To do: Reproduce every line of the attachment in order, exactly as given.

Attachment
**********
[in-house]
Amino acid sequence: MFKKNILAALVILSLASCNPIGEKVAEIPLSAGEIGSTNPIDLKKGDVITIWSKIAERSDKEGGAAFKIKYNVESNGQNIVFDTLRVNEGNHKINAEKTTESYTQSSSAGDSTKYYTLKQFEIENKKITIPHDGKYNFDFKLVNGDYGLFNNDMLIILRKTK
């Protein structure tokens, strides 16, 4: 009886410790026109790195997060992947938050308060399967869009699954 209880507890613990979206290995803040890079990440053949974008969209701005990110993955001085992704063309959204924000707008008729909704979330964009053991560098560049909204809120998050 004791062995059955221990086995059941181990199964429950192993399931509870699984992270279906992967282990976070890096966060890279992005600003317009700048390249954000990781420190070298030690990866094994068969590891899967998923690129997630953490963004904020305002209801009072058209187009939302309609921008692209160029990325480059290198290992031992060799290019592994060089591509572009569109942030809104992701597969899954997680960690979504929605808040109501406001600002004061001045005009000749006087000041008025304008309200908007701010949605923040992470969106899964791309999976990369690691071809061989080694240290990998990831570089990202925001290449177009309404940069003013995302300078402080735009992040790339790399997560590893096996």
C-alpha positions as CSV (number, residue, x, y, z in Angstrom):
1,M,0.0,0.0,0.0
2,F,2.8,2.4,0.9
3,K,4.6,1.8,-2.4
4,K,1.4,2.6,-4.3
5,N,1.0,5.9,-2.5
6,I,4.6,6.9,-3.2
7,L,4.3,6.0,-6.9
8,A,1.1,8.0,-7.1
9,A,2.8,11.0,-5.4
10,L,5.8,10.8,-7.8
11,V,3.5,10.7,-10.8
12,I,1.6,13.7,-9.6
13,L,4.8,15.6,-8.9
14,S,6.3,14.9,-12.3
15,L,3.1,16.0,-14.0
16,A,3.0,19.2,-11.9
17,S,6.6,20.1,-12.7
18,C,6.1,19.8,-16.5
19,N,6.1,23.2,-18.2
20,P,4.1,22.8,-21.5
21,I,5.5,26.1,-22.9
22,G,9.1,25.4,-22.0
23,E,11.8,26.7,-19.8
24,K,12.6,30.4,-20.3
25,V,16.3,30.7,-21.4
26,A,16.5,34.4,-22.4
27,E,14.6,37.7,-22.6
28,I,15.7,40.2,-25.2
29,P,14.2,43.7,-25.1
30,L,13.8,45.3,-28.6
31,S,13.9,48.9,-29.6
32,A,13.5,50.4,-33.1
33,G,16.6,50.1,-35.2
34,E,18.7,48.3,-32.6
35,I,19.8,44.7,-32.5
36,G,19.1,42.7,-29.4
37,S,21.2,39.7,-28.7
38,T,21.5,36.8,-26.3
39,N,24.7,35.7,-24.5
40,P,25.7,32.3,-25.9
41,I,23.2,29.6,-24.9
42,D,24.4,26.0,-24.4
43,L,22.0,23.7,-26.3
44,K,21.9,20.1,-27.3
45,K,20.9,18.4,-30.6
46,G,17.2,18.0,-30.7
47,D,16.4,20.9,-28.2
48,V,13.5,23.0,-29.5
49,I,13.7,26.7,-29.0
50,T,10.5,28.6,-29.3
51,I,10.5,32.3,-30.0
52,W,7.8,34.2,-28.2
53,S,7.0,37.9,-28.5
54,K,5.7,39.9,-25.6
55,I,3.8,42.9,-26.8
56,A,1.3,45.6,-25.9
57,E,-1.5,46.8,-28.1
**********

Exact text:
[in-house]
Amino acid sequence: MFKKNILAALVILSLASCNPIGEKVAEIPLSAGEIGSTNPIDLKKGDVITIWSKIAERSDKEGGAAFKIKYNVESNGQNIVFDTLRVNEGNHKINAEKTTESYTQSSSAGDSTKYYTLKQFEIENKKITIPHDGKYNFDFKLVNGDYGLFNNDMLIILRKTK
């Protein structure tokens, strides 16, 4: 009886410790026109790195997060992947938050308060399967869009699954 209880507890613990979206290995803040890079990440053949974008969209701005990110993955001085992704063309959204924000707008008729909704979330964009053991560098560049909204809120998050 004791062995059955221990086995059941181990199964429950192993399931509870699984992270279906992967282990976070890096966060890279992005600003317009700048390249954000990781420190070298030690990866094994068969590891899967998923690129997630953490963004904020305002209801009072058209187009939302309609921008692209160029990325480059290198290992031992060799290019592994060089591509572009569109942030809104992701597969899954997680960690979504929605808040109501406001600002004061001045005009000749006087000041008025304008309200908007701010949605923040992470969106899964791309999976990369690691071809061989080694240290990998990831570089990202925001290449177009309404940069003013995302300078402080735009992040790339790399997560590893096996």
C-alpha positions as CSV (number, residue, x, y, z in Angstrom):
1,M,0.0,0.0,0.0
2,F,2.8,2.4,0.9
3,K,4.6,1.8,-2.4
4,K,1.4,2.6,-4.3
5,N,1.0,5.9,-2.5
6,I,4.6,6.9,-3.2
7,L,4.3,6.0,-6.9
8,A,1.1,8.0,-7.1
9,A,2.8,11.0,-5.4
10,L,5.8,10.8,-7.8
11,V,3.5,10.7,-10.8
12,I,1.6,13.7,-9.6
13,L,4.8,15.6,-8.9
14,S,6.3,14.9,-12.3
15,L,3.1,16.0,-14.0
16,A,3.0,19.2,-11.9
17,S,6.6,20.1,-12.7
18,C,6.1,19.8,-16.5
19,N,6.1,23.2,-18.2
20,P,4.1,22.8,-21.5
21,I,5.5,26.1,-22.9
22,G,9.1,25.4,-22.0
23,E,11.8,26.7,-19.8
24,K,12.6,30.4,-20.3
25,V,16.3,30.7,-21.4
26,A,16.5,34.4,-22.4
27,E,14.6,37.7,-22.6
28,I,15.7,40.2,-25.2
29,P,14.2,43.7,-25.1
30,L,13.8,45.3,-28.6
31,S,13.9,48.9,-29.6
32,A,13.5,50.4,-33.1
33,G,16.6,50.1,-35.2
34,E,18.7,48.3,-32.6
35,I,19.8,44.7,-32.5
36,G,19.1,42.7,-29.4
37,S,21.2,39.7,-28.7
38,T,21.5,36.8,-26.3
39,N,24.7,35.7,-24.5
40,P,25.7,32.3,-25.9
41,I,23.2,29.6,-24.9
42,D,24.4,26.0,-24.4
43,L,22.0,23.7,-26.3
44,K,21.9,20.1,-27.3
45,K,20.9,18.4,-30.6
46,G,17.2,18.0,-30.7
47,D,16.4,20.9,-28.2
48,V,13.5,23.0,-29.5
49,I,13.7,26.7,-29.0
50,T,10.5,28.6,-29.3
51,I,10.5,32.3,-30.0
52,W,7.8,34.2,-28.2
53,S,7.0,37.9,-28.5
54,K,5.7,39.9,-25.6
55,I,3.8,42.9,-26.8
56,A,1.3,45.6,-25.9
57,E,-1.5,46.8,-28.1